Reality of the Present Moment
The fact of the matter is that life is truly only made up of the present moment. The “now”. I’m sure you’ve heard this many times before.
It’s ridiculously easy to get caught up in the past or thoughts of the future. It’s easy to forget to be present. Almost too easy. But the present moment is all we have.
When we spend our time being upset over the past, we are missing our own life. We aren’t living in the moment we have. The same goes for when we spend our time worrying about our future.
The thing about the moment we have right now is that it’s a miracle. It’s a treasure that can truly be gone at any moment. We are used to existing and always having a tomorrow, so it’s almost second nature to take life for granted.
So what does all of this have to do with our purpose?
It’s simple. We place so much pressure and stress on our big “purpose”, that we miss the truth of the matter. Which is this:
Since life is really only made up of the present moment, our purpose should be rooted in the now.
This isn’t to say that we shouldn’t have big goals, or a purpose that involves working towards something. It just means we should reframe the way we think about our purpose in order to fulfill it every day.
Reframing Our Purpose
To reframe our purpose to align with the present moment, we just have to pay some attention to our life. Look at the facts and then explore them.
• Life is only made up of consecutive present moments
• How we feel in life is determined by how we feel in our present moments
• True purpose is driven by passion and how we feel
• When you take a look at these factors, you might start to connect the dots.
It’s completely natural to want our purpose to be something magnificent. For it to be a big goal that we accomplish. For it to be something we really work towards.
That’s the passion part of our purpose — the thing in our soul that ignites us, pushes us forward, and gives us some bigger idea to live for.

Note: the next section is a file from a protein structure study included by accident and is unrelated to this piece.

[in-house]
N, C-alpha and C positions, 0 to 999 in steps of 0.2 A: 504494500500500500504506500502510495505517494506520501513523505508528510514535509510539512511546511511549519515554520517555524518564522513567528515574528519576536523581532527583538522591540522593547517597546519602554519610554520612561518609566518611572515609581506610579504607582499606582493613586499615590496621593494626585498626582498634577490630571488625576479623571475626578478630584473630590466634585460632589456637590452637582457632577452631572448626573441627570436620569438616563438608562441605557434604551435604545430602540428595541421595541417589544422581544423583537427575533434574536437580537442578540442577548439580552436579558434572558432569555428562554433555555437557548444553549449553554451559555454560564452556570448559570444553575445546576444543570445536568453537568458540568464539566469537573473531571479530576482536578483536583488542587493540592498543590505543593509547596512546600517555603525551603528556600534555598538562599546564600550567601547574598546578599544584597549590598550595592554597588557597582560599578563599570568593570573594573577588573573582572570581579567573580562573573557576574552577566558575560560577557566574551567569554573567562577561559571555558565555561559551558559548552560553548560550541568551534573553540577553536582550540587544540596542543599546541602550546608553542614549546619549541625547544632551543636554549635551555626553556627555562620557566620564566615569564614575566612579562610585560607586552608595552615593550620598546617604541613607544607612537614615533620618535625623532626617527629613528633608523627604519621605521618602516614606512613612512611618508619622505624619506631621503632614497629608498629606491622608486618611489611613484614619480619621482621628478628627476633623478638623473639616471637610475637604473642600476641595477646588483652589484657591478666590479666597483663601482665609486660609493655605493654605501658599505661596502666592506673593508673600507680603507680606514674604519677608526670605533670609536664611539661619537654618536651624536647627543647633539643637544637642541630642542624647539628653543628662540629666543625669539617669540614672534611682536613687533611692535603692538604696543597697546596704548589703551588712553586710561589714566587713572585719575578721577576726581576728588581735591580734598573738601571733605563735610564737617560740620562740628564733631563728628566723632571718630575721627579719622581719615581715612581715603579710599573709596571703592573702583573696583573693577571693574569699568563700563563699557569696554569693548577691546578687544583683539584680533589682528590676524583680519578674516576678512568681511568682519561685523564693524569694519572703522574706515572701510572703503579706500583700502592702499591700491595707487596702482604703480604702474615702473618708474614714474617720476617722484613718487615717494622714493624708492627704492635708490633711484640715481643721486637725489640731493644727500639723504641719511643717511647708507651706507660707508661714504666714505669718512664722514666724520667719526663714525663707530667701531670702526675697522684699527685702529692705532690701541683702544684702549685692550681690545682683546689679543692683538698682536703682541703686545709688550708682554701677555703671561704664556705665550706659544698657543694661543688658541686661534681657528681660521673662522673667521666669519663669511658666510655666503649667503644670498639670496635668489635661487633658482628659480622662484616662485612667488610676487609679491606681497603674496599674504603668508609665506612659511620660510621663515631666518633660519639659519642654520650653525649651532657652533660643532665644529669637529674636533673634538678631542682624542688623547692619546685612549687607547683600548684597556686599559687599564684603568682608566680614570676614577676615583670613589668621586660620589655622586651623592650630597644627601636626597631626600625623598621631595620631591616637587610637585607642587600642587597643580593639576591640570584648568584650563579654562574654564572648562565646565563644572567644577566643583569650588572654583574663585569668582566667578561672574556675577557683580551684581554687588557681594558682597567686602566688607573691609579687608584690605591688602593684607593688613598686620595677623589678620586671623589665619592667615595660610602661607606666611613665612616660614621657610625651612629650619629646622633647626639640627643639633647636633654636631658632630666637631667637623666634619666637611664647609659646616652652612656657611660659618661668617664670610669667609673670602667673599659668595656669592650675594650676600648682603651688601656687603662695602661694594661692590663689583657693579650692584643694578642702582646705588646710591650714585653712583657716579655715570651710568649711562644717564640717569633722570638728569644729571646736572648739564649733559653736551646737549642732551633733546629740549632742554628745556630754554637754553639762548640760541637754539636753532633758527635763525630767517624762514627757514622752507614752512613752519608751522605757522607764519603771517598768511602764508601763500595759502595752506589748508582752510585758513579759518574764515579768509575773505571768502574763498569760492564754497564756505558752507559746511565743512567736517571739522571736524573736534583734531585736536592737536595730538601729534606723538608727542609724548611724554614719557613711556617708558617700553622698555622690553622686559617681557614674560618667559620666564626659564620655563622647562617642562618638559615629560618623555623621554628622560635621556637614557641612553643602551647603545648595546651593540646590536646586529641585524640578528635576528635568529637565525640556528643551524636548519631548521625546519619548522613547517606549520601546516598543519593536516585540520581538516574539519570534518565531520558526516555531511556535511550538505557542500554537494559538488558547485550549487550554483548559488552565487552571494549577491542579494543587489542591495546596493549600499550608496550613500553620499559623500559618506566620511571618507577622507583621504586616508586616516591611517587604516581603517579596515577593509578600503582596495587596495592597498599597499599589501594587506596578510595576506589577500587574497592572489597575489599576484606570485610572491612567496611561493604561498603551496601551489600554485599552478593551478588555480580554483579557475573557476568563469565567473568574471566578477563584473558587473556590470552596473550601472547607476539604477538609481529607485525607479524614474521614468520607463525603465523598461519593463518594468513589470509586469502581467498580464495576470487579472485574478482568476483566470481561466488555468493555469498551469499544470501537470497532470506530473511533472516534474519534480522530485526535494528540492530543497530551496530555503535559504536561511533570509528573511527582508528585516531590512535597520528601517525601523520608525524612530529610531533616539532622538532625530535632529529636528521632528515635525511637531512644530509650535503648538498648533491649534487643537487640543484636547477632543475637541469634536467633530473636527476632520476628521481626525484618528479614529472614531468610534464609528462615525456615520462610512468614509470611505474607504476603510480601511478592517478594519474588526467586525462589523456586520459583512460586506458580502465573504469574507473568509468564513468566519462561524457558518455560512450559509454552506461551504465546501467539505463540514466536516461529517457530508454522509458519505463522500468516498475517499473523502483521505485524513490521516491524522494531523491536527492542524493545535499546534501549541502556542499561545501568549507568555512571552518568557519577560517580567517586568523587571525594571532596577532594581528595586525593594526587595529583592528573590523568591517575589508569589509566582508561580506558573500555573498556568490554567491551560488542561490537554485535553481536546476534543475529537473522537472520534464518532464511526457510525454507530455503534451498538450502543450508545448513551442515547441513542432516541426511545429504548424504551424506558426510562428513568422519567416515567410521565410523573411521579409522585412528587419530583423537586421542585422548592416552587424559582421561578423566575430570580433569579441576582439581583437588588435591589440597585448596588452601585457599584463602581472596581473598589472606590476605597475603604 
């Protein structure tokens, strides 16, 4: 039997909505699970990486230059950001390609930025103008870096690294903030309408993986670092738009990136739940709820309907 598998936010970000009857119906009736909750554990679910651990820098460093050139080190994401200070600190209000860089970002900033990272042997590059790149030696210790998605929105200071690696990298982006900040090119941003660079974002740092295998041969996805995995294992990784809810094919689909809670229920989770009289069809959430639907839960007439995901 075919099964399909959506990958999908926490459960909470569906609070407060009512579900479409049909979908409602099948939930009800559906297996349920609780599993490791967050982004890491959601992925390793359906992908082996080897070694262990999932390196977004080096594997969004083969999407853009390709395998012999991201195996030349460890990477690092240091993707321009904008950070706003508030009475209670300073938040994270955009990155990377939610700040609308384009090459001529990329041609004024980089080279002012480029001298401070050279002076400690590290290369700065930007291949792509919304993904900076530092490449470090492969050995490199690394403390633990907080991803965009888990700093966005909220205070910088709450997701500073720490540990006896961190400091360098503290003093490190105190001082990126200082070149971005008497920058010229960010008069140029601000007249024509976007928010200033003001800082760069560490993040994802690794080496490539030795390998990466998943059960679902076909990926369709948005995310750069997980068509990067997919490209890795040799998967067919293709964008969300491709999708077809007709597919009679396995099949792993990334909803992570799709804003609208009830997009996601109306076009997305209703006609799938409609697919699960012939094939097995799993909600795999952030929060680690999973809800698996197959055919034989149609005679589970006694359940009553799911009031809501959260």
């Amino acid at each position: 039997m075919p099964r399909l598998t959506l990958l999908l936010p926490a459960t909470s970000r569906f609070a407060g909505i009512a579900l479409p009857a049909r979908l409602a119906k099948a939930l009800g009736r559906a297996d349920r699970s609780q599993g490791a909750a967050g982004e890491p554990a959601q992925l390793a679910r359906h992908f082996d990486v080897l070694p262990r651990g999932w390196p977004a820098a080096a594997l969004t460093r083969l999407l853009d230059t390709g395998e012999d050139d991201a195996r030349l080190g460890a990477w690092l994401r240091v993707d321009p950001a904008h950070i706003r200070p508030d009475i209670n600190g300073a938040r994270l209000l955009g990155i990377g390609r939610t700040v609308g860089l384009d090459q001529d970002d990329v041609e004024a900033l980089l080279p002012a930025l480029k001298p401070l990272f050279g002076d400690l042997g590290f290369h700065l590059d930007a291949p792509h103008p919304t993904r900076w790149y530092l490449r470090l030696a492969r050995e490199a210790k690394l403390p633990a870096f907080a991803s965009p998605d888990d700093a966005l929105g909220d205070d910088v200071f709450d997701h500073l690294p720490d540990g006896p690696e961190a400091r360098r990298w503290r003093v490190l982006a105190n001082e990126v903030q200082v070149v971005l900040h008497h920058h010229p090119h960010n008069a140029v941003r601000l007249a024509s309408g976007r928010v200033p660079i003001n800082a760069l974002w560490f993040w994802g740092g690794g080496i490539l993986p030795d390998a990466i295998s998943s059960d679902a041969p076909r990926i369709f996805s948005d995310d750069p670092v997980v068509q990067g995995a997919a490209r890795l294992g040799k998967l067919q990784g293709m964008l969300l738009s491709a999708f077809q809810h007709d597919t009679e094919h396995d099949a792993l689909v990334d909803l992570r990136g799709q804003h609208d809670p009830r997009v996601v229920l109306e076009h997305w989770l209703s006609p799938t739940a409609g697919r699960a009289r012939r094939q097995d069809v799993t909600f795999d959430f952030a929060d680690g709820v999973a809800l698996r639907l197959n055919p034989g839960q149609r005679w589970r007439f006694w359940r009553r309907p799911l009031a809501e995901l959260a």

The mistake most people make when they don’t know what they are truly passionate about is thinking they haven’t found their purpose. But since purpose is rooted in the only thing we have, which is the present moment, it’s something everyone already has.
“If you have a strong purpose in life, you don’t have to be pushed. Your passion will drive you there.” ― Roy T. Bennett
So keeping our purpose alive and continually fulfilled, we must look at the present moment.
Looking at the Present Moment
We’ve established the significance of the present moment. When we connect it to our purpose, there are only a few factors that really matter:
• The way we want to feel
• The way we want to make others feel
• The actions we do to make these things happen
Answer these questions to guide you with your present-moment-purpose:
How do you want to feel?
How do you want to make others feel?
What actions can you do today to make yourself feel that way?
What actions can you do today to make others feel that way?
When we honor the present moment in this way, we are living as fully as we can. And when we do this, with acknowledging how we want to feel and the way we want to make others feel, we are continually fulfilling our present-moment purpose.
A Final Reflection
When we redirect how we think about our purpose, we are likely to find it much faster. We won’t be looking for things that are bigger and better than our neighbor. We won’t be putting pressure on ourselves to commit to some big idea that will change the world.
We will instead listen to our heart, our body, and our mind. True purpose is driven by passion. And passion is something we already have about something - you might already know yours. And you might not.
Not knowing is actually super exciting — it just means you have some exploring to do. It means the world is at your fingertips, and you’d be surprised at what ignites your soul with joy.
At the core of it, we can always find pieces of our purpose in what makes us feel good. If we mindfully pursue the things that light up our life and the lives of those around us, we will be fulfilling our purpose.